I spent two days – and two nights – in Exeter last week, at Like Minds. I had heard a lot of good things about the last event held in Exeter, and followed their Finnish summertime adventure on Twitter, so when this one came around, I took the opportunity to participate.
Like Minds fell somewhere between an unconference and a more formal affair. There were set “keynote” speakers, but there were several more freeform sessions. Some of it worked really well, some bits less so.
There were three (or four, depending on your definitions…) different components to the days. First up in the morning were immersives, in-depth discussions around various topics; then there were lunch-time sessions, debating different issues; and lastly in the afternoon were the keynote sessions, more formal conference-like elements. Between each keynote, however, was time for small-scale conversations, ostensibly to discuss the keynote but more practically to talk about anything one wanted with the people sitting nearby (or anyone else!).
This meant that there were lots of different ways to interact, to discuss and learn from each other. I loved the idea of the lunchtime sessions – gathering at local cafes and restaurants to debate a variety of fascinating topics – but the actuality of trying to take part in a fascinating discussion at the end of a long table proved frustrating. The lunch moderators were great, but it was hard to talk against the background noise of a bustling restaurant playing loud music. This meant that the debate broke up into conversation with one’s immediate neighbours.
The first lunch session I went to was on crowdsourcing and creativity (Ann Holman wrote about the discussion). The second was on making innovation happen. The discussion in each was lively – agreement and disagreement fuelling the conversation. Both dealt with intangibles to a degree – we argued about definitions of crowdsourcing, creativity and innovation; there was a fair bit of challenge.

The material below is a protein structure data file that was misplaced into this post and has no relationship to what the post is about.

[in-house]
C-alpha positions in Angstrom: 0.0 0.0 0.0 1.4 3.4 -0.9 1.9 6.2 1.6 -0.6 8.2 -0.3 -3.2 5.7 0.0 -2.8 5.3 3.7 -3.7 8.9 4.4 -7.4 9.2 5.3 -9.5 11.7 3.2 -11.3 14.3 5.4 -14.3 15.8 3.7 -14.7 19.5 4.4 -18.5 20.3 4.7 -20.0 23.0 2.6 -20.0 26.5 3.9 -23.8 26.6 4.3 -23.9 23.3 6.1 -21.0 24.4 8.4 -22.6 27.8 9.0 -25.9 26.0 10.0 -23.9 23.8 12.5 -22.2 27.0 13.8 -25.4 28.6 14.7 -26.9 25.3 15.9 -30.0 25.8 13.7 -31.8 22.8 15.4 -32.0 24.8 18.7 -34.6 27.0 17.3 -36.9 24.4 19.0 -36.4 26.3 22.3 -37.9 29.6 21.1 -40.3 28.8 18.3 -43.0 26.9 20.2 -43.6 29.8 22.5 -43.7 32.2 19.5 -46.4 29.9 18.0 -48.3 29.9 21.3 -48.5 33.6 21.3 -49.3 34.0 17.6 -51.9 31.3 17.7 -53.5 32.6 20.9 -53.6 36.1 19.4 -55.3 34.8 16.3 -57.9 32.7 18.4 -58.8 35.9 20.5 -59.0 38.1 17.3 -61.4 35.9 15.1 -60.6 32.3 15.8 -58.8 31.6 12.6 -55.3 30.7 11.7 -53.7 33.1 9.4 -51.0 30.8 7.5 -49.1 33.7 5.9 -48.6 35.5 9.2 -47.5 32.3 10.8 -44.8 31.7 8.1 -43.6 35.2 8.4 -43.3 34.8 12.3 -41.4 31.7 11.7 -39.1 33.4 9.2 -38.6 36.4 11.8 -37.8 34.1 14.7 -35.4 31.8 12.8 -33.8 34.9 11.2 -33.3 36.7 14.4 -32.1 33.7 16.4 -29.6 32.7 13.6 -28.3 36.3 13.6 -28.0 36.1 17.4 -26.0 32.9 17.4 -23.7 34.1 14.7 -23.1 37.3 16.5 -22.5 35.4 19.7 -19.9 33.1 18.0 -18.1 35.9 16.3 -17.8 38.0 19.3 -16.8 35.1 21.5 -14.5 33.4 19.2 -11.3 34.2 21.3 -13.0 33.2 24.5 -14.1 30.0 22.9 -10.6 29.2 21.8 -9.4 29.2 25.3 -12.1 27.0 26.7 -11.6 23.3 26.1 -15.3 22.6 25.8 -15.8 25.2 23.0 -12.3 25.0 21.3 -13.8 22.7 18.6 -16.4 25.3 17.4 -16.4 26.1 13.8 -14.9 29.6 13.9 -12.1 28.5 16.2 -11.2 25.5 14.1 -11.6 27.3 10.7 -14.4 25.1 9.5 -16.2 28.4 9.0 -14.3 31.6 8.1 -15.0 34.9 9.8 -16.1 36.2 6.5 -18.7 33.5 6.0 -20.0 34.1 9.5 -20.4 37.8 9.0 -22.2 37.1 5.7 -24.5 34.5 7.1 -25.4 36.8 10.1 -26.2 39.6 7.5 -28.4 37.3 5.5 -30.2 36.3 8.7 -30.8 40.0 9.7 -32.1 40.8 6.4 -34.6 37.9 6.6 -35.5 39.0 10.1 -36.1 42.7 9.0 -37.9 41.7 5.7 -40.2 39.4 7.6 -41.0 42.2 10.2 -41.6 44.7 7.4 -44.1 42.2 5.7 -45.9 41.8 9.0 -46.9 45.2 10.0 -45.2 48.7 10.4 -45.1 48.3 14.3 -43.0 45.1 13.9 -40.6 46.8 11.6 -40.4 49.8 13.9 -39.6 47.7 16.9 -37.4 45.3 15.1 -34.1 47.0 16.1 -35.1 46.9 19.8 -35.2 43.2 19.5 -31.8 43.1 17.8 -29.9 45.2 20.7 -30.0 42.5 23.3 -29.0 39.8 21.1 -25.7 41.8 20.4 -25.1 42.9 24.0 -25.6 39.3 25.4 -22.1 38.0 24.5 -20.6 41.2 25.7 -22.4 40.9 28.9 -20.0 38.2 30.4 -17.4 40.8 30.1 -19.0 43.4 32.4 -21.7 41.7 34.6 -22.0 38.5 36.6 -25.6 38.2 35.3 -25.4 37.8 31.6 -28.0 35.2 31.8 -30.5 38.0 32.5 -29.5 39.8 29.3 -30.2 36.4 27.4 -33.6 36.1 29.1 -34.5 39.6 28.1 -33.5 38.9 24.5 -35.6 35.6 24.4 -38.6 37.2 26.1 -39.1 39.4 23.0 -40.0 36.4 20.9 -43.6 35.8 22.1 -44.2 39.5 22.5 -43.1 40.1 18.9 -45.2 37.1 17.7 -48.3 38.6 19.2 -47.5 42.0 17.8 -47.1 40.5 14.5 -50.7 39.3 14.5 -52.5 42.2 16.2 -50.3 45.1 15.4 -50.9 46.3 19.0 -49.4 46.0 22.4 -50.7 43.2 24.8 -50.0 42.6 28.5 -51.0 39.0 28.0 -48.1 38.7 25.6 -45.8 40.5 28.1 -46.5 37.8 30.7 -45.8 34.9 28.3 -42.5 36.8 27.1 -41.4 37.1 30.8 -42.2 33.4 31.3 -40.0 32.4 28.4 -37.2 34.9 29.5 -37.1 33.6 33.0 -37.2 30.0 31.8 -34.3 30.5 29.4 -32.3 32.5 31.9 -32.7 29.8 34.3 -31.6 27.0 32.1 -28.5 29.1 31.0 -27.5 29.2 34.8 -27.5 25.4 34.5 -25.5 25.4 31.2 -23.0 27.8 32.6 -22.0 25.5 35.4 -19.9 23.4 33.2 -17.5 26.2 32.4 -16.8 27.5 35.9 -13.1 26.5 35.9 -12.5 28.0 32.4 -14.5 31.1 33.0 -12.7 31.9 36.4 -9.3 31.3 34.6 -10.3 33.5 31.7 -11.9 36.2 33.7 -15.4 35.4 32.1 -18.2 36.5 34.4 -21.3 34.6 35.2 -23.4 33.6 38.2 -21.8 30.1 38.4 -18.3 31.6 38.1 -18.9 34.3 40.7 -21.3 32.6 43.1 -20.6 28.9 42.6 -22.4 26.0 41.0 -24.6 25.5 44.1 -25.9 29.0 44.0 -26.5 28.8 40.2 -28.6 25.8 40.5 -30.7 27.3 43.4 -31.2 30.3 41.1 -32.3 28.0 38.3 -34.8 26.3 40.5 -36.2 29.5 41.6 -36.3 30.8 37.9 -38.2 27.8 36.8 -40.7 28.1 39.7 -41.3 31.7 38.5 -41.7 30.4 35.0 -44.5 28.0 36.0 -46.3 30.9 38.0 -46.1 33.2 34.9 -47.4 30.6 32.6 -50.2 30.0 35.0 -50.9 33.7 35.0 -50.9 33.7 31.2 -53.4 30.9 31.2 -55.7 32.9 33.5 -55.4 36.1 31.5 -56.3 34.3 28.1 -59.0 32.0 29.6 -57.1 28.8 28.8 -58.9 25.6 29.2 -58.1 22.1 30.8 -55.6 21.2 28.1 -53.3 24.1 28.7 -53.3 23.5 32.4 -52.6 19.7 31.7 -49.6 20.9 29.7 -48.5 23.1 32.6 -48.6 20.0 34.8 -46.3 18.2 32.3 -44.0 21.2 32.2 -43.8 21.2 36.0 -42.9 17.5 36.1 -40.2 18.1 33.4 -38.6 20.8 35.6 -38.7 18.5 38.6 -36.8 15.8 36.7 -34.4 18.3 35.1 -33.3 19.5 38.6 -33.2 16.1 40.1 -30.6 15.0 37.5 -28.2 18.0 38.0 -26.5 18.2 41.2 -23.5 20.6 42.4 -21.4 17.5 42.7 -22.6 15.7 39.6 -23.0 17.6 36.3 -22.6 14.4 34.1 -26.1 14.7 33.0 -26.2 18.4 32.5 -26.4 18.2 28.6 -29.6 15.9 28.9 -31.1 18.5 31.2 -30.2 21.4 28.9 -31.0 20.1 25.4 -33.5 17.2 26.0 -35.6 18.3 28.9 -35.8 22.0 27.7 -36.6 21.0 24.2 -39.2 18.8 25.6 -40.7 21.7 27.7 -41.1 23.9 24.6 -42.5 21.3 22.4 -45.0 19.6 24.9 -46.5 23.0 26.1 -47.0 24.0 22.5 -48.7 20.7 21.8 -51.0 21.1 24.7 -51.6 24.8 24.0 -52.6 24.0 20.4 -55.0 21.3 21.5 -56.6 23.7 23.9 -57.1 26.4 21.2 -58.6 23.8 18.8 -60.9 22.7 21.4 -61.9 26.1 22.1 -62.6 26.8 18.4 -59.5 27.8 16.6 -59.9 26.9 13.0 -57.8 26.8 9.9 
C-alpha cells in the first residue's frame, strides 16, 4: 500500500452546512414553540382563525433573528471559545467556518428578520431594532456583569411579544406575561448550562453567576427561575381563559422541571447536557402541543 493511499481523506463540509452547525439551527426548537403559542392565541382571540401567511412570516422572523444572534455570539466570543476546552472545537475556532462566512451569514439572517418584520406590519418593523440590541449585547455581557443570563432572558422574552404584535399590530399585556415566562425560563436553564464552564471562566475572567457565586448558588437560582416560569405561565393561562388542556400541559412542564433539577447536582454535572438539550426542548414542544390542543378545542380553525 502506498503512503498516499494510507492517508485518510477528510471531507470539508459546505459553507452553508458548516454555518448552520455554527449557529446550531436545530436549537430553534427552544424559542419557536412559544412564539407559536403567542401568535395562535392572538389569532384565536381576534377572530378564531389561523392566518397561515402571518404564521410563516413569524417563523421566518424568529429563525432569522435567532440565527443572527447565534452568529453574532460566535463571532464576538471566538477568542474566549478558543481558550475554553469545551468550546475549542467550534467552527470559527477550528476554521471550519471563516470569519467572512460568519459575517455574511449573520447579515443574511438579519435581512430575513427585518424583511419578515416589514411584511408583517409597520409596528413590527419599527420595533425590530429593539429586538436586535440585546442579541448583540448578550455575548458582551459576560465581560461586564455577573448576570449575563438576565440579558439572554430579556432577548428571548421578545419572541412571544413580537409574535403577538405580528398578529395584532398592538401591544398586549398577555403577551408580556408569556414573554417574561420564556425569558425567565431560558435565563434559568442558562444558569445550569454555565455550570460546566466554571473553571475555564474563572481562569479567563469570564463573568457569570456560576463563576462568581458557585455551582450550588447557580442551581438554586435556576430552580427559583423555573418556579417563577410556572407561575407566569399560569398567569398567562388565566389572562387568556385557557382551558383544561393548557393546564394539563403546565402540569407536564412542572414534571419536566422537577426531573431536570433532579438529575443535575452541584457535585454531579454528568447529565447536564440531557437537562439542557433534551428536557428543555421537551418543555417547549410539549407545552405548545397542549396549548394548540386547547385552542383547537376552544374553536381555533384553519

The immersives were good, too. The first, led by Andrew Davies, focused on social media and publishing – interpreted as the legacy business of publishing. The general view was that the old business model was dead – nothing new about that – but there were diverging views about whether this mattered and what could replace it. In part, the stance taken depended on how “old media” the speaker was: those that had most to lose from the push online seemed to care most, which I doubt would surprise anyone. There was a lot of discussion about the difference between creation and curation: someone said that “curation is providing the context” – fitting creation into the narrative, perhaps. I think creation and curation overlap to a fair degree (a topic picked up by Andrew Dubber’s keynote the next day). With social media, we can all become curators: sharing links on Twitter, for instance. This has always been done to a certain extent – think of friends sharing articles from a magazine or newspaper – but social media have allowed users to do this more consciously, and to broadcast the result. Think of paper.li, for instance. (Curiously, today someone mentioned Newspaper Club to me today – a way of creating one’s own hard-copy newspaper using online tools and, I assume, materials.)
In the other immersive, Joanne Jacobs led a discussion on using social media for small, local businesses. This was full of great stories and pragmatic advice, and will get me to start using social bookmarking tools (another form of social media curation!). Alastair Walker has a rather more in depth overview!
The several keynotes were more of a mixed bag. On each day, there was one keynote I really didn’t enjoy; I won’t dwell on these, but it was only at these times that I drifted and started playing on Twitter. There were several interesting keynotes from the not-for-profit sector – I really liked Sim Stewart’s presentation on Cofacio, an online tool to engage with helping others.